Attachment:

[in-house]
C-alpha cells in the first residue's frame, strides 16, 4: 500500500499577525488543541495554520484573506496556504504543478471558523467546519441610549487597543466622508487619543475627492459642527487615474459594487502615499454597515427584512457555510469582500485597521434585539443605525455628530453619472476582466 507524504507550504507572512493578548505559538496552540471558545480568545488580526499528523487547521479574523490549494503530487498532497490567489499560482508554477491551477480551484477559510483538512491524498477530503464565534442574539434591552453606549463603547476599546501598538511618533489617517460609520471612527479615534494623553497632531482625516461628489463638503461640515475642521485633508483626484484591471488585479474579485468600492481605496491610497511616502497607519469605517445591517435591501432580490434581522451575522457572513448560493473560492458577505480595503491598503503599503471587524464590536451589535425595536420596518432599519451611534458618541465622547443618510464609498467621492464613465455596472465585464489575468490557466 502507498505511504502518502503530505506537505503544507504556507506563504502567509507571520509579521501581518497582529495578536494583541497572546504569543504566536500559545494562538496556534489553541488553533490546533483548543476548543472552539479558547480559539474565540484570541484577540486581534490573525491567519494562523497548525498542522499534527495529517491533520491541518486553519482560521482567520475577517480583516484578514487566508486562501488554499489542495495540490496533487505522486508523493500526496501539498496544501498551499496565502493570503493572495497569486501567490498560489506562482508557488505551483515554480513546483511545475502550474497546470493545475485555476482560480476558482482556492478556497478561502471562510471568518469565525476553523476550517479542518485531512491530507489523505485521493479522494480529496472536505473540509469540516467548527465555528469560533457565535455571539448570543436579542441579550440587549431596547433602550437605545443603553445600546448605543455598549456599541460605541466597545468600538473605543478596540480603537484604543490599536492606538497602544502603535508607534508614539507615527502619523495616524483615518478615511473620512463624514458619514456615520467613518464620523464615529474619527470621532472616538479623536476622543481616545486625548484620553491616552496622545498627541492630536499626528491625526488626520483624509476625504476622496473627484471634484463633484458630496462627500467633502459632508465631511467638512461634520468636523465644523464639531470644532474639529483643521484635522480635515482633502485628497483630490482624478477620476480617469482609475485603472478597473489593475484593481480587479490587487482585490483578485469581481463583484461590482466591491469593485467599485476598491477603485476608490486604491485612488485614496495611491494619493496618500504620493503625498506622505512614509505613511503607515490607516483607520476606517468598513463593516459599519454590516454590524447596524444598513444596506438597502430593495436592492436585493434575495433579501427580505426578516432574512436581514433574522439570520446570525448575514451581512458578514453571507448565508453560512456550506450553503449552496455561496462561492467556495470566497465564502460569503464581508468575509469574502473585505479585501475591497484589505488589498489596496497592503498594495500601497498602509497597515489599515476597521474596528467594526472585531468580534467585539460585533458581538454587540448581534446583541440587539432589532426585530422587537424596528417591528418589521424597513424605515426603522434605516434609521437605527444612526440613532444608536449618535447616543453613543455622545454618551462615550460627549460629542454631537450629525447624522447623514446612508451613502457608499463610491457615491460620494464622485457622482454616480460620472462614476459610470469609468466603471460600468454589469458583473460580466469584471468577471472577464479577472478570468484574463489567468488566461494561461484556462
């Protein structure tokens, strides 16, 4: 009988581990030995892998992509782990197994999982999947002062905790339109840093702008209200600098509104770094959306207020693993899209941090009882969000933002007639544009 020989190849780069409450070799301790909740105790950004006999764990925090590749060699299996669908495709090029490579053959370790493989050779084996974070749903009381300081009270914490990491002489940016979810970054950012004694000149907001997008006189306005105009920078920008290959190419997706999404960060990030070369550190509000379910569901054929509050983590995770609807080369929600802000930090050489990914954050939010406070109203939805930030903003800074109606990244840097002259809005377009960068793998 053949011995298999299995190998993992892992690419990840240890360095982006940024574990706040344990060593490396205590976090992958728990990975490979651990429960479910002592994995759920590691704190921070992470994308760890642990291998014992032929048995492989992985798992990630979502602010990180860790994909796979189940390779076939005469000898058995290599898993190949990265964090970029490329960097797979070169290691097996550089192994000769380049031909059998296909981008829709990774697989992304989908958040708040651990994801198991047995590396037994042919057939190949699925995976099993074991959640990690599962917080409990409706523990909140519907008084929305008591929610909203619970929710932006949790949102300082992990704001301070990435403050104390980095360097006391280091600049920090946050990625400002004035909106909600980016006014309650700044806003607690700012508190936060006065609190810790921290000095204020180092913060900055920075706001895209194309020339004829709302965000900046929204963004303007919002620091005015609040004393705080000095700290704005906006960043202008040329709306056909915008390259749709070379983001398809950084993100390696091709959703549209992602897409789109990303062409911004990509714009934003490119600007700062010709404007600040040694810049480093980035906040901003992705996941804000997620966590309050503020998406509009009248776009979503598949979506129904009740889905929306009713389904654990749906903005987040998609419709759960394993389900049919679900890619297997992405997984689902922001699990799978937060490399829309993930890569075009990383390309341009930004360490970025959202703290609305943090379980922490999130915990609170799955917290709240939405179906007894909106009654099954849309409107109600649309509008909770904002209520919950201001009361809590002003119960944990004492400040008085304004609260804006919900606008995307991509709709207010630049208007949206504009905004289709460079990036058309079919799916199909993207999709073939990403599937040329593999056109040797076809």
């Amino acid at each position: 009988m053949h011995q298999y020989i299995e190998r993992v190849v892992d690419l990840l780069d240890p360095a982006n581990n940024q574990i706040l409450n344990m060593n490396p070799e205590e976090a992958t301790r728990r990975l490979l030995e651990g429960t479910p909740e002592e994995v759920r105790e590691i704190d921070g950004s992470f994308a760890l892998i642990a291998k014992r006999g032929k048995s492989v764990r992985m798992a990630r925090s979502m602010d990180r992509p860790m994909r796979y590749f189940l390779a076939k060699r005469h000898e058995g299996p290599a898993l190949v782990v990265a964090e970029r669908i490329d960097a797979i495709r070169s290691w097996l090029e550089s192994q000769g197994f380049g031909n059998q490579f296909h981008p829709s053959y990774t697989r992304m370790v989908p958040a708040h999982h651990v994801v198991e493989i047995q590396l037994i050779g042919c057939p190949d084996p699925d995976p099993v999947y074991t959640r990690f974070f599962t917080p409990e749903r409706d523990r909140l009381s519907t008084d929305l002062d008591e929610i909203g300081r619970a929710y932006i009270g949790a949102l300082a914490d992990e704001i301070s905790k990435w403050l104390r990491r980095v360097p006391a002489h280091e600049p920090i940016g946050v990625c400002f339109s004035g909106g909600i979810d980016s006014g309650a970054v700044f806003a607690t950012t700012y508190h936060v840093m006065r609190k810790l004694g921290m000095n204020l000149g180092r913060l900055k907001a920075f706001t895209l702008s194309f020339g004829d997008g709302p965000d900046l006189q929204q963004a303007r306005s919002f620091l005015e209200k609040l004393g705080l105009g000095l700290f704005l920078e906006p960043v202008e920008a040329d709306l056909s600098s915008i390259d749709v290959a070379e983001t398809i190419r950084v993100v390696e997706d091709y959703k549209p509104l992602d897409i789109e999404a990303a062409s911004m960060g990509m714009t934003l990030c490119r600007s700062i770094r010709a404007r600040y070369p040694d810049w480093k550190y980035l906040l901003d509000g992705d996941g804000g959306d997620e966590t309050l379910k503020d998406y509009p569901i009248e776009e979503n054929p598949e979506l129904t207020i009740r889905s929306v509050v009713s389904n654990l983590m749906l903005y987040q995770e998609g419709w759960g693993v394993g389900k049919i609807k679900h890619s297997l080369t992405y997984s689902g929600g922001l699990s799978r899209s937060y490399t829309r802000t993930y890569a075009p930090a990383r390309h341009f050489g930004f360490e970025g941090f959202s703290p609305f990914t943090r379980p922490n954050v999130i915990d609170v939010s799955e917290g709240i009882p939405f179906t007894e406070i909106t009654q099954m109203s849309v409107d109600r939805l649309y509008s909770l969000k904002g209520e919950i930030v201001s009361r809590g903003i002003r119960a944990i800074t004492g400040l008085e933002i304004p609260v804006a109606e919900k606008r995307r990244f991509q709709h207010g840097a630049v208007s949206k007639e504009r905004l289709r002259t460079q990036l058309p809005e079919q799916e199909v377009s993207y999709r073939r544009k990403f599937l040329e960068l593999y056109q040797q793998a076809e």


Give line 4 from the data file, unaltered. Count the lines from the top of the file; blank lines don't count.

């Amino acid at each position: 009988m053949h011995q298999y020989i299995e190998r993992v190849v892992d690419l990840l780069d240890p360095a982006n581990n940024q574990i706040l409450n344990m060593n490396p070799e205590e976090a992958t301790r728990r990975l490979l030995e651990g429960t479910p909740e002592e994995v759920r105790e590691i704190d921070g950004s992470f994308a760890l892998i642990a291998k014992r006999g032929k048995s492989v764990r992985m798992a990630r925090s979502m602010d990180r992509p860790m994909r796979y590749f189940l390779a076939k060699r005469h000898e058995g299996p290599a898993l190949v782990v990265a964090e970029r669908i490329d960097a797979i495709r070169s290691w097996l090029e550089s192994q000769g197994f380049g031909n059998q490579f296909h981008p829709s053959y990774t697989r992304m370790v989908p958040a708040h999982h651990v994801v198991e493989i047995q590396l037994i050779g042919c057939p190949d084996p699925d995976p099993v999947y074991t959640r990690f974070f599962t917080p409990e749903r409706d523990r909140l009381s519907t008084d929305l002062d008591e929610i909203g300081r619970a929710y932006i009270g949790a949102l300082a914490d992990e704001i301070s905790k990435w403050l104390r990491r980095v360097p006391a002489h280091e600049p920090i940016g946050v990625c400002f339109s004035g909106g909600i979810d980016s006014g309650a970054v700044f806003a607690t950012t700012y508190h936060v840093m006065r609190k810790l004694g921290m000095n204020l000149g180092r913060l900055k907001a920075f706001t895209l702008s194309f020339g004829d997008g709302p965000d900046l006189q929204q963004a303007r306005s919002f620091l005015e209200k609040l004393g705080l105009g000095l700290f704005l920078e906006p960043v202008e920008a040329d709306l056909s600098s915008i390259d749709v290959a070379e983001t398809i190419r950084v993100v390696e997706d091709y959703k549209p509104l992602d897409i789109e999404a990303a062409s911004m960060g990509m714009t934003l990030c490119r600007s700062i770094r010709a404007r600040y070369p040694d810049w480093k550190y980035l906040l901003d509000g992705d996941g804000g959306d997620e966590t309050l379910k503020d998406y509009p569901i009248e776009e979503n054929p598949e979506l129904t207020i009740r889905s929306v509050v009713s389904n654990l983590m749906l903005y987040q995770e998609g419709w759960g693993v394993g389900k049919i609807k679900h890619s297997l080369t992405y997984s689902g929600g922001l699990s799978r899209s937060y490399t829309r802000t993930y890569a075009p930090a990383r390309h341009f050489g930004f360490e970025g941090f959202s703290p609305f990914t943090r379980p922490n954050v999130i915990d609170v939010s799955e917290g709240i009882p939405f179906t007894e406070i909106t009654q099954m109203s849309v409107d109600r939805l649309y509008s909770l969000k904002g209520e919950i930030v201001s009361r809590g903003i002003r119960a944990i800074t004492g400040l008085e933002i304004p609260v804006a109606e919900k606008r995307r990244f991509q709709h207010g840097a630049v208007s949206k007639e504009r905004l289709r002259t460079q990036l058309p809005e079919q799916e199909v377009s993207y999709r073939r544009k990403f599937l040329e960068l593999y056109q040797q793998a076809e």